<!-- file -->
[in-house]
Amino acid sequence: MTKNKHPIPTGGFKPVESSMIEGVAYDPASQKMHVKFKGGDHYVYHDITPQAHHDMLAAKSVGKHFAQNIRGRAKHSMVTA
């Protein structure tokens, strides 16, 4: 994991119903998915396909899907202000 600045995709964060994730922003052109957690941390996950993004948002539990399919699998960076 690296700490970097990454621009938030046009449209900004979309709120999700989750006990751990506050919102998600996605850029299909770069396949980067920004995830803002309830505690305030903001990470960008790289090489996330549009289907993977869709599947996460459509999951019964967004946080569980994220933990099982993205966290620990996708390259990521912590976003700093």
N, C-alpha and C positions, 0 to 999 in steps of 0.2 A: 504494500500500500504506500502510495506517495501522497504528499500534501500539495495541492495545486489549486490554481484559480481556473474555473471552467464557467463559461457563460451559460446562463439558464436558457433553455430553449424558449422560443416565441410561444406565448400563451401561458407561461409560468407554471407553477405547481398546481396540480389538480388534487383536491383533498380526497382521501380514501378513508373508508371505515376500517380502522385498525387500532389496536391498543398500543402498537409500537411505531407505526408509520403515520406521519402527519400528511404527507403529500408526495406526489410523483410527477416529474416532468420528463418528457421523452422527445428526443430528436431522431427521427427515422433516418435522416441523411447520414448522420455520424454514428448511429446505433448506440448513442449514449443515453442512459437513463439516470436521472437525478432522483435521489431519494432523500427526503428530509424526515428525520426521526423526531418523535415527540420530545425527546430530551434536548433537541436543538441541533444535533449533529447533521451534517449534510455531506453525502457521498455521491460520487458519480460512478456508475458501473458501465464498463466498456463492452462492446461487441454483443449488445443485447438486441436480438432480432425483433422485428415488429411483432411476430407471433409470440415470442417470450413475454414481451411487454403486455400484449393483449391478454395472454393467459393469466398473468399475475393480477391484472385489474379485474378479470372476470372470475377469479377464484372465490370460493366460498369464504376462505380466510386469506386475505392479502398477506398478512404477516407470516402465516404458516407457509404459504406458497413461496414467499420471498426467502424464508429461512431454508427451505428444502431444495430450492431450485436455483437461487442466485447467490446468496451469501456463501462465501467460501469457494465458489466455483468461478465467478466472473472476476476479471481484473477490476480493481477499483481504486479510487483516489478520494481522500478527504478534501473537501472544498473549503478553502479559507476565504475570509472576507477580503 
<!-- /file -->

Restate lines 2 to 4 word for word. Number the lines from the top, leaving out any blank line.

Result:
Amino acid sequence: MTKNKHPIPTGGFKPVESSMIEGVAYDPASQKMHVKFKGGDHYVYHDITPQAHHDMLAAKSVGKHFAQNIRGRAKHSMVTA
């Protein structure tokens, strides 16, 4: 994991119903998915396909899907202000 600045995709964060994730922003052109957690941390996950993004948002539990399919699998960076 690296700490970097990454621009938030046009449209900004979309709120999700989750006990751990506050919102998600996605850029299909770069396949980067920004995830803002309830505690305030903001990470960008790289090489996330549009289907993977869709599947996460459509999951019964967004946080569980994220933990099982993205966290620990996708390259990521912590976003700093």
N, C-alpha and C positions, 0 to 999 in steps of 0.2 A: 504494500500500500504506500502510495506517495501522497504528499500534501500539495495541492495545486489549486490554481484559480481556473474555473471552467464557467463559461457563460451559460446562463439558464436558457433553455430553449424558449422560443416565441410561444406565448400563451401561458407561461409560468407554471407553477405547481398546481396540480389538480388534487383536491383533498380526497382521501380514501378513508373508508371505515376500517380502522385498525387500532389496536391498543398500543402498537409500537411505531407505526408509520403515520406521519402527519400528511404527507403529500408526495406526489410523483410527477416529474416532468420528463418528457421523452422527445428526443430528436431522431427521427427515422433516418435522416441523411447520414448522420455520424454514428448511429446505433448506440448513442449514449443515453442512459437513463439516470436521472437525478432522483435521489431519494432523500427526503428530509424526515428525520426521526423526531418523535415527540420530545425527546430530551434536548433537541436543538441541533444535533449533529447533521451534517449534510455531506453525502457521498455521491460520487458519480460512478456508475458501473458501465464498463466498456463492452462492446461487441454483443449488445443485447438486441436480438432480432425483433422485428415488429411483432411476430407471433409470440415470442417470450413475454414481451411487454403486455400484449393483449391478454395472454393467459393469466398473468399475475393480477391484472385489474379485474378479470372476470372470475377469479377464484372465490370460493366460498369464504376462505380466510386469506386475505392479502398477506398478512404477516407470516402465516404458516407457509404459504406458497413461496414467499420471498426467502424464508429461512431454508427451505428444502431444495430450492431450485436455483437461487442466485447467490446468496451469501456463501462465501467460501469457494465458489466455483468461478465467478466472473472476476476479471481484473477490476480493481477499483481504486479510487483516489478520494481522500478527504478534501473537501472544498473549503478553502479559507476565504475570509472576507477580503 